When I arrive at the Apple Store, it took about twenty minutes for them to find my laptop. I’m not sure what the mix-up was, but I was delighted when the technician returned from the back with my Powerbook in hand. The tech then explained that my Powerbook was essentially not my Powerbook anymore – they had replaced my Airport module, Bluetooth module, SuperDrive and Logic Board! I figured that someone at the repair depot accidentally dropped it and ran it over with their desk chair a few times when it arrived, but I wasn’t going to question the extent of the repairs. I was just happy to have my machine back. This was the last bit of happiness I felt for the next hour, however, for a couple of reasons…
First, I was informed by the tech that they could not restore my backed-up disk image to the Powerbook. The so-called “good news”, however, was that they placed a 65GB disk image in the root hard drive that had all my data. He could not elaborate about WHY they could not restore the machine back to its original state, but he said that “all I needed to do” was re-create my user accounts, copy my data and applications from the disk image and re-install any apps that didn’t work – essentially re-build the machine from scratch. Any PC or Mac user knows how simple of a task this is </sarcasm>. He was also delighted to tell me that I owed them $53 for taking the disk image.
I questioned why I owed them $53 for the disk image, when the service they sold me was that they would restore the Powerbook to its original state – which they had not done. When I left the Powerbook at their store three weeks prior, I was very, very careful about getting the Genius’s commitment that they would restore the machine to it’s original sate, otherwise I just would have backed up my docs and photos to 3 or 4 dual layer DVDs. Unfortunately, the tech had now answer to this and said that he didn’t have the authority waive the $53 charge.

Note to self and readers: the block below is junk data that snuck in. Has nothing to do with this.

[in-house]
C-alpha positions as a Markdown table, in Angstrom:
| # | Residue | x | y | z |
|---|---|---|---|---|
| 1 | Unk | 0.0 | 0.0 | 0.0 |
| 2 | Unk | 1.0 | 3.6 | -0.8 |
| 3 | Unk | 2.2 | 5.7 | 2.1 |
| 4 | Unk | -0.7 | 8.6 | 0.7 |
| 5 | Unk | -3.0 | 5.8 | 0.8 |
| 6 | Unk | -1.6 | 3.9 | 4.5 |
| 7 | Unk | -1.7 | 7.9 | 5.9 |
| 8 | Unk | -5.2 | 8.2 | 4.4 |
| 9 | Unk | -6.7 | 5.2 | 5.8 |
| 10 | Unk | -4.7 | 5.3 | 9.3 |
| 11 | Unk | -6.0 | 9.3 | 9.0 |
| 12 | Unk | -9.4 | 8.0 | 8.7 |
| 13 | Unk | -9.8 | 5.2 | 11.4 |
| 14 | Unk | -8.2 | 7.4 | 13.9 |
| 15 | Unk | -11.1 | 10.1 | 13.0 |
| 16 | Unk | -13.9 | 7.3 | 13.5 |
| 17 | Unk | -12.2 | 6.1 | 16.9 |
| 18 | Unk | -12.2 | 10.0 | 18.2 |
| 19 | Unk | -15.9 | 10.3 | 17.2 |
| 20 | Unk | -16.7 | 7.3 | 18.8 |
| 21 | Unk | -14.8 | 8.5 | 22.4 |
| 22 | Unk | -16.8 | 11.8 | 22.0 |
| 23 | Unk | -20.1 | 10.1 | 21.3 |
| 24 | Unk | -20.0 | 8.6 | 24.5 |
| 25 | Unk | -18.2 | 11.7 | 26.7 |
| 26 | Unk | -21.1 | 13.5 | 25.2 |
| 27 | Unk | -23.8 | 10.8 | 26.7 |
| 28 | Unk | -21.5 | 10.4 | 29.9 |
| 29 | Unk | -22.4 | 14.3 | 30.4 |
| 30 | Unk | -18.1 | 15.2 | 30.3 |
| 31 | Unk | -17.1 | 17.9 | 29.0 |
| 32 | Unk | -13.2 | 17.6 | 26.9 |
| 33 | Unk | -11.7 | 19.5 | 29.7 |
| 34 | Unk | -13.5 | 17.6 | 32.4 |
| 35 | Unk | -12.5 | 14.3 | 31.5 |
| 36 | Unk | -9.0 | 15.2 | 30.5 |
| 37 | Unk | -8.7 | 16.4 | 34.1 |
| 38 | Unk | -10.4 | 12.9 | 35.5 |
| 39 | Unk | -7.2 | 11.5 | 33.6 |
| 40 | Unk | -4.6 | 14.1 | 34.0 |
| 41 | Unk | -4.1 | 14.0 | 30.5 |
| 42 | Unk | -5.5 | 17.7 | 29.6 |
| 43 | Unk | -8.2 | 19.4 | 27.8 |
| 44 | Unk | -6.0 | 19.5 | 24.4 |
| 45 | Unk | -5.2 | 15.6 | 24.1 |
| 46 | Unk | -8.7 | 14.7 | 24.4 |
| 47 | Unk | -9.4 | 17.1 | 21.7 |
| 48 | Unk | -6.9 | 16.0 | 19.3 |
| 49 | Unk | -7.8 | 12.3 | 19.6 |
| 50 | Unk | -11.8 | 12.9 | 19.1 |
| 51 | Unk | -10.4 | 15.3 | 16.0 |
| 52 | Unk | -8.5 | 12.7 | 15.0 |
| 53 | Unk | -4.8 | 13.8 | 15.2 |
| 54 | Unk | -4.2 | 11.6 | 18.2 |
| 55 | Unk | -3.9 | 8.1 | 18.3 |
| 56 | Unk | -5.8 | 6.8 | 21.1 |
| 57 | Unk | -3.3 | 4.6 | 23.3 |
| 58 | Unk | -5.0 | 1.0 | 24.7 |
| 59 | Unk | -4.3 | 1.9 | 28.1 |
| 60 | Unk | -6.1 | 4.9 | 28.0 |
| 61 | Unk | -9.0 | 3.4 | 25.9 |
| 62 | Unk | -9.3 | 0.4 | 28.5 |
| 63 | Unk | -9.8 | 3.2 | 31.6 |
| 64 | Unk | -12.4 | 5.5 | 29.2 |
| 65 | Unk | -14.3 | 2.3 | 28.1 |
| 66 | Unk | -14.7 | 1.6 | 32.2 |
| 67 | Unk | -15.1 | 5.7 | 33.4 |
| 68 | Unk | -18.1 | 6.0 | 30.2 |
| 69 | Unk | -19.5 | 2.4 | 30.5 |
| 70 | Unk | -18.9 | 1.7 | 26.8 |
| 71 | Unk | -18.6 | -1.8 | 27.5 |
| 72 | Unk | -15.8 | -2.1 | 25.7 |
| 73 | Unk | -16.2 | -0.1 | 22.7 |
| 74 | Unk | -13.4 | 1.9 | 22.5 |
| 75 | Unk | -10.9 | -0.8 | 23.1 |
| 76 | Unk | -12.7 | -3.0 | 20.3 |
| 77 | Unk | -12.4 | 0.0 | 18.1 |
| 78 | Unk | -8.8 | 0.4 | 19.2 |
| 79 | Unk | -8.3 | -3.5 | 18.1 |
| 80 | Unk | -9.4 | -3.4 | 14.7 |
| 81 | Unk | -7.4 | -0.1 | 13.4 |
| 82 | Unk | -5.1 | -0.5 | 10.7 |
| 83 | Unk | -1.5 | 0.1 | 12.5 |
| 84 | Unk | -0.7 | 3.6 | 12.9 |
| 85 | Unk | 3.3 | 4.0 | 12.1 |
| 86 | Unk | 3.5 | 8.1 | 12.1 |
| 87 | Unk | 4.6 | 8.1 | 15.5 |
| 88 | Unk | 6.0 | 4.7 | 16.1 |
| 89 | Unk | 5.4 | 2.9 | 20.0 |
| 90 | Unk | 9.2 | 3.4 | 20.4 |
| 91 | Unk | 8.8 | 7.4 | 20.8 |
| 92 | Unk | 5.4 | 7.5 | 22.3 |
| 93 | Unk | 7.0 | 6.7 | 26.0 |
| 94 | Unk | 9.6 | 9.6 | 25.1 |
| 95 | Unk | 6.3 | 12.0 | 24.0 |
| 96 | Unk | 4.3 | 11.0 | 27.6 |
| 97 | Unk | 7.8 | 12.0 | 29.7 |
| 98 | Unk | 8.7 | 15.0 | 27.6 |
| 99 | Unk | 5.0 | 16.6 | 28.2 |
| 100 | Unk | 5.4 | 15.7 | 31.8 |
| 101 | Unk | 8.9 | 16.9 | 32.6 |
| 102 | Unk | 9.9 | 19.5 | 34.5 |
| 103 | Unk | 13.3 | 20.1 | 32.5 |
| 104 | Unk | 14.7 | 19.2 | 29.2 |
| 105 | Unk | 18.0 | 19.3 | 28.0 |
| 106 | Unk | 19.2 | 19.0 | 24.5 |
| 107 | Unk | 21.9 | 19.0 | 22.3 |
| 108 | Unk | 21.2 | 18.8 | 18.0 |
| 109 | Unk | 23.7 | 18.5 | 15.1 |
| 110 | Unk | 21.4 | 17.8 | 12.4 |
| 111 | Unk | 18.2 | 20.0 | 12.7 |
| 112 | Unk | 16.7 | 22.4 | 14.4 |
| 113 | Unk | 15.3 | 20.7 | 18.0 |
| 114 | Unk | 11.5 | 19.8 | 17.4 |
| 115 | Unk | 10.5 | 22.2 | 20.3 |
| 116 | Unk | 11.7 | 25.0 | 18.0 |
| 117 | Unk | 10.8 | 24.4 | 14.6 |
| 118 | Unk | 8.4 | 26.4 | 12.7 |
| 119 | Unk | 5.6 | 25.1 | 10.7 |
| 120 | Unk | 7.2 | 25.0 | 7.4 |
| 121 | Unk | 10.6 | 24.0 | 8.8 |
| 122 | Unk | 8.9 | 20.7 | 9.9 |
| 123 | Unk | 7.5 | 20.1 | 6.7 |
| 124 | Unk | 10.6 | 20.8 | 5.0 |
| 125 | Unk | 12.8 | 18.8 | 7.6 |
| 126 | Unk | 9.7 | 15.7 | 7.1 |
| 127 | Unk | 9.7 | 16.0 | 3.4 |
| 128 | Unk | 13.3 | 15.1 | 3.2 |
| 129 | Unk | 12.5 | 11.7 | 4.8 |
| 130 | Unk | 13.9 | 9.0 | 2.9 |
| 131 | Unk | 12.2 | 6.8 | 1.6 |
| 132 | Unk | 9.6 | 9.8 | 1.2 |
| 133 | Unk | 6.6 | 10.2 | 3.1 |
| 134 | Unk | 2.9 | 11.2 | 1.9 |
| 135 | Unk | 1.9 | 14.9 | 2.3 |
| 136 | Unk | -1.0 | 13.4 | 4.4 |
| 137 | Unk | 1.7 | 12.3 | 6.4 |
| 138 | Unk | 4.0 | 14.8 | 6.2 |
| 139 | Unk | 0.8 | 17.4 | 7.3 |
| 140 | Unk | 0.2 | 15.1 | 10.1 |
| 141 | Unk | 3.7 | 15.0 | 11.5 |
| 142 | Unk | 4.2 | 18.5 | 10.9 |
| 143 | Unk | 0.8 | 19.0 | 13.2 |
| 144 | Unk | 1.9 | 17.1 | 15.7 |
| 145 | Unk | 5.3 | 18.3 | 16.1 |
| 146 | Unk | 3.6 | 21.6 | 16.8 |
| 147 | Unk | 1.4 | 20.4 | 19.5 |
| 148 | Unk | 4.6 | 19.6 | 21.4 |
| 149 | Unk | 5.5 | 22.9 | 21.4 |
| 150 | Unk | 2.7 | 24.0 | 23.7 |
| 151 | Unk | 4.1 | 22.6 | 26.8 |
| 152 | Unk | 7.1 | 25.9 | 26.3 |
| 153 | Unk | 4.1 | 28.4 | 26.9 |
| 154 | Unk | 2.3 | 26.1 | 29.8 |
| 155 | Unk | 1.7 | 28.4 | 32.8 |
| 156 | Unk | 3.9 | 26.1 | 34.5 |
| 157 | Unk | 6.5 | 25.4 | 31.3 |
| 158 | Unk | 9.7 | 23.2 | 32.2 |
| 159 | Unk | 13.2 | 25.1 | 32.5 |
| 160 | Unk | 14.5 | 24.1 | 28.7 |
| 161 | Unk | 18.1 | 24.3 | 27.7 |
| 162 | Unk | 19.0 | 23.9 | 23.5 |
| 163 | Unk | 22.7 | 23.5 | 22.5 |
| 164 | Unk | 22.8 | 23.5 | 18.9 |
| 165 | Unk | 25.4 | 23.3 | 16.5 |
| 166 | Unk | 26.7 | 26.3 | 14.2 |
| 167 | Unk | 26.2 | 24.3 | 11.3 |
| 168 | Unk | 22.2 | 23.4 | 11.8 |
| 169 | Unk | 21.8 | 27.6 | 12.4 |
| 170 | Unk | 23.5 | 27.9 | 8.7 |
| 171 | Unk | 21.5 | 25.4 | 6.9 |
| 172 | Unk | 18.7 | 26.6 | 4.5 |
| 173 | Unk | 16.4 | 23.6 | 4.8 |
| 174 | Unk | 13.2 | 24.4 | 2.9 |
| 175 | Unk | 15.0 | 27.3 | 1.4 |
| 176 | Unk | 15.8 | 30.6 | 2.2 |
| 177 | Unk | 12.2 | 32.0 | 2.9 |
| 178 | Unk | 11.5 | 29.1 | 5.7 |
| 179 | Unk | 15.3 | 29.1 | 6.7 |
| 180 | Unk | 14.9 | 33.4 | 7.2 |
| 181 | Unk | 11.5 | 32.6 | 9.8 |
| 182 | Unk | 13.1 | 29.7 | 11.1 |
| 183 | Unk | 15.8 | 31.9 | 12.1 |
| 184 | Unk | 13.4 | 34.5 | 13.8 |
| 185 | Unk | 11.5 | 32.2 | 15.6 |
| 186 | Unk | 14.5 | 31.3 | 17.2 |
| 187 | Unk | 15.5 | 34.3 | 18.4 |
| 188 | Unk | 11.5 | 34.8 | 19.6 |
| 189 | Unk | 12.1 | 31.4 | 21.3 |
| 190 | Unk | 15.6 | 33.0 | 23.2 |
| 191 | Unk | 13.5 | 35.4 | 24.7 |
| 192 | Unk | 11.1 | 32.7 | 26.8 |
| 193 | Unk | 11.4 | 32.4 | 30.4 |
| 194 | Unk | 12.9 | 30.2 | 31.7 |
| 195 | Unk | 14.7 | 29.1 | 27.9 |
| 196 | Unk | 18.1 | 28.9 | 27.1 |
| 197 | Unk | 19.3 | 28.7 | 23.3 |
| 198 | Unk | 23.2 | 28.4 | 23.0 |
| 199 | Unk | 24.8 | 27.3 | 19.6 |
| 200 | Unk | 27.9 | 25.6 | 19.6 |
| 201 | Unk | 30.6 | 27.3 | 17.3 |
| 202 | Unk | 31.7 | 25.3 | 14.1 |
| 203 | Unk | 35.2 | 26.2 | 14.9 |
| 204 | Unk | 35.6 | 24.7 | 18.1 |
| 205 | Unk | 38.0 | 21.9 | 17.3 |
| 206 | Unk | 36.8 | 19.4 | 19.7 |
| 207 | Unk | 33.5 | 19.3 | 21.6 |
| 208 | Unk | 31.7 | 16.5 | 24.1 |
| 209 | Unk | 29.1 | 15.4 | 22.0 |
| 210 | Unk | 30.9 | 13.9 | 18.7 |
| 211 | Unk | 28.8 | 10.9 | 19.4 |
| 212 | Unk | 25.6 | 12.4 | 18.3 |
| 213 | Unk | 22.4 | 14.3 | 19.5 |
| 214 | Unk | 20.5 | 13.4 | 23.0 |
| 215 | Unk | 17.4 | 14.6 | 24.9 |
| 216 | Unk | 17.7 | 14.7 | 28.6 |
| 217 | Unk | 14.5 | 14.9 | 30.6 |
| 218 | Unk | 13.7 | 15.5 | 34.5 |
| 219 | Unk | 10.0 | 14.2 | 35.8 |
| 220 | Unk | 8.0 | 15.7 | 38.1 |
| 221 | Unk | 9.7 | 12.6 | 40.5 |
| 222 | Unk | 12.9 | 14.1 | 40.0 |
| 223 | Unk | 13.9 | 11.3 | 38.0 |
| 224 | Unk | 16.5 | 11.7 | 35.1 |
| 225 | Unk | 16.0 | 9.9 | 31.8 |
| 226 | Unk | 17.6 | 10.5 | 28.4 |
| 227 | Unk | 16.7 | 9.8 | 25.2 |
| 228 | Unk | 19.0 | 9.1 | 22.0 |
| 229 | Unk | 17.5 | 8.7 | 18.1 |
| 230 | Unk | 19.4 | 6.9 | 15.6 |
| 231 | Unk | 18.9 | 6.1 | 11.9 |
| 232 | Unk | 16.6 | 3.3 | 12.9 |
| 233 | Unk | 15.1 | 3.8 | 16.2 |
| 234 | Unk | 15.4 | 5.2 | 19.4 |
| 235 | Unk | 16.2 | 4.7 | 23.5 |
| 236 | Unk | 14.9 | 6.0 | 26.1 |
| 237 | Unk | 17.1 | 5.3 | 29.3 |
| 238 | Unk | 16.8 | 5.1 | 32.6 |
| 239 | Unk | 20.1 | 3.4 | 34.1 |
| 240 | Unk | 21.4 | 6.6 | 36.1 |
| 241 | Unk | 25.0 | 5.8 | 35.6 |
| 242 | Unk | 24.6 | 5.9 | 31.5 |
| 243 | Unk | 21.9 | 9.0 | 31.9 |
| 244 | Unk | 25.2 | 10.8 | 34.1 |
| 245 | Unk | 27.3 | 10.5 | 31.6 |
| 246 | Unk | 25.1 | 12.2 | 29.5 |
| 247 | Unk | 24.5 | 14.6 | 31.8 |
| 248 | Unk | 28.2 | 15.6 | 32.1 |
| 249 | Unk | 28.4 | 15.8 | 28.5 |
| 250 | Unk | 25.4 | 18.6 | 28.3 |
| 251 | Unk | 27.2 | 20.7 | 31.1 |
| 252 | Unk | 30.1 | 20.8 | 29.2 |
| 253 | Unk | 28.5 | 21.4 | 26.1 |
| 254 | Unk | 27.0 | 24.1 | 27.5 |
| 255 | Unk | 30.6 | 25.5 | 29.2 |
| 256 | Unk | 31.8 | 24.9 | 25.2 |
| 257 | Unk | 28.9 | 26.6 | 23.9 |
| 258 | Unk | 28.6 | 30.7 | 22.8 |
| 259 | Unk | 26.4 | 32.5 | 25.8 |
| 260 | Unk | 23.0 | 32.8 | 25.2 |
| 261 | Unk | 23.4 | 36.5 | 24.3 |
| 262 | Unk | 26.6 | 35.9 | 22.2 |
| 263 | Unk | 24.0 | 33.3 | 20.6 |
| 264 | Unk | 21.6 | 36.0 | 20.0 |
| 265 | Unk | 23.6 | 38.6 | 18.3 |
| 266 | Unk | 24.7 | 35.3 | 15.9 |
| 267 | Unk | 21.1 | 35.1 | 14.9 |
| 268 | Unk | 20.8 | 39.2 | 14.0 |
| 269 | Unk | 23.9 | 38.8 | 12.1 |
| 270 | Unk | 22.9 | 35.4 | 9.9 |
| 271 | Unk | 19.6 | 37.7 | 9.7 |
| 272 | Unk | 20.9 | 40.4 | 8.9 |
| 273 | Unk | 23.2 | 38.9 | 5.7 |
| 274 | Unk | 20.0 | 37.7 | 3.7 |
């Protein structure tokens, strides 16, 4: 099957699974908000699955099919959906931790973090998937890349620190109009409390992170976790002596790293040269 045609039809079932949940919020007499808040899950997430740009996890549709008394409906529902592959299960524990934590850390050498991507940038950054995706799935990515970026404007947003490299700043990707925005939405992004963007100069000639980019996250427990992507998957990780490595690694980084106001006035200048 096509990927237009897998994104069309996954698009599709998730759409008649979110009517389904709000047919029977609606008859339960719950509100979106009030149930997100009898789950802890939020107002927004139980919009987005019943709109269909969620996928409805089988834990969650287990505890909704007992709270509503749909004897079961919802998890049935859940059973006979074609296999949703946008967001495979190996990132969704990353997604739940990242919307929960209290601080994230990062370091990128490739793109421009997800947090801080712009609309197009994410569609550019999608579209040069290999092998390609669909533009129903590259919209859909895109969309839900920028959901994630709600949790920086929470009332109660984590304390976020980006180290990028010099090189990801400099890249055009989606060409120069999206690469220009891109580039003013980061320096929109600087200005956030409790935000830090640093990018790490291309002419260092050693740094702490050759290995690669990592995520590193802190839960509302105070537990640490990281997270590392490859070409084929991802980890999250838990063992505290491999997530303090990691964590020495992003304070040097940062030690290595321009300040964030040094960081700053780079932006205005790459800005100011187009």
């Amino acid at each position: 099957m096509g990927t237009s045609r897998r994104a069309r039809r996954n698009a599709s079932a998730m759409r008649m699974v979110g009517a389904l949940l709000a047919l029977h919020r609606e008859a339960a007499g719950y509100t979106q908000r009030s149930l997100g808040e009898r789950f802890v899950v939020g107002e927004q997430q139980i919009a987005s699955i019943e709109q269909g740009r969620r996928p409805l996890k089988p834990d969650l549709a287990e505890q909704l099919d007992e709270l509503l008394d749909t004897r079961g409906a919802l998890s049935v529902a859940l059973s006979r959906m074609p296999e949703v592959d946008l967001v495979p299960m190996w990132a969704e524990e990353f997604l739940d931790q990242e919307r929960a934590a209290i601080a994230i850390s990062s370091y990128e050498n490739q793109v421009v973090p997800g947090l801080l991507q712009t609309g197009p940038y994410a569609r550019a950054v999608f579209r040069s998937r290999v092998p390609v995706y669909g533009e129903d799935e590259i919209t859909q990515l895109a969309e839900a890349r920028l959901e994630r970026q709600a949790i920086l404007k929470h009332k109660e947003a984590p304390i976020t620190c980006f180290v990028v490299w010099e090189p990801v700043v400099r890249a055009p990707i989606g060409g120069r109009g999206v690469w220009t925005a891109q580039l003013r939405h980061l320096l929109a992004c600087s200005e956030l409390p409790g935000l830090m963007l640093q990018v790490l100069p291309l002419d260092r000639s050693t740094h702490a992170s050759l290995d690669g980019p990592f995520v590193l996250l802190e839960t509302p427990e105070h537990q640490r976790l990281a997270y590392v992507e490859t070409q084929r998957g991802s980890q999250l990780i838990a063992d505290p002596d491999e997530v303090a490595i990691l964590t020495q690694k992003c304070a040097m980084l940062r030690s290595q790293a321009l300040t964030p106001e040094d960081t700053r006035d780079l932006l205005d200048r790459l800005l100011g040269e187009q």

I then booted into my clean installation of 10.4.6 and went to “About This Mac” to validate that they I got back the same class of machine that I provided them. To my shock, OS X reported only the stock config 512MB of RAM installed, despite the fact that I previously installed a third party 1GB DIMM, bringing the machine’s total to 1.5GB of RAM. I pointed this out to the tech, who didn’t have an explanation, but said that he would take the machine in the back and validate that the DIMMs were installed correctly. Ten minutes later, he returned, telling me that there was no third party memory module installed and that he “checked to make sure it wasn’t laying around in the back” (Images of Apple store employees swimming in a massive mound of memory chips went through my head at this point). He told me that if the extra memory had been present when I provided it to them, it would have been noted in the work order and replaced if they needed to remove it during the warranty repair, so there was nothing he could do to help me. I stressed that the memory was, indeed, present when I dropped the machine off and asked what my recourse was. He informed me that I would have to take this up on my own by calling AppleCare, as they would be the only ones who could handle my claim. I knew that any calls to AppleCare would be fruitless and would take me days or weeks to resolve – if there were to be any resolution at all. This was unacceptable to me and I asked if I could speak to the store’s manager.
Ten minutes later, a gentleman by the name of Greg came to visit me and told me that he had been briefed by the tech about my case. He repeatedly stressed that it is standard policy for a Genius to note any third party upgrades when preparing a warranty work order. He also noted that if third party components are removed at the repair depot, they are noted in the case, bagged and returned, or re-installed. He was not accusing me of trying to scam them, but he was essentially telling me that it was a “my word versus theirs” situation.
At this point, I thought that a paper trail might be helpful.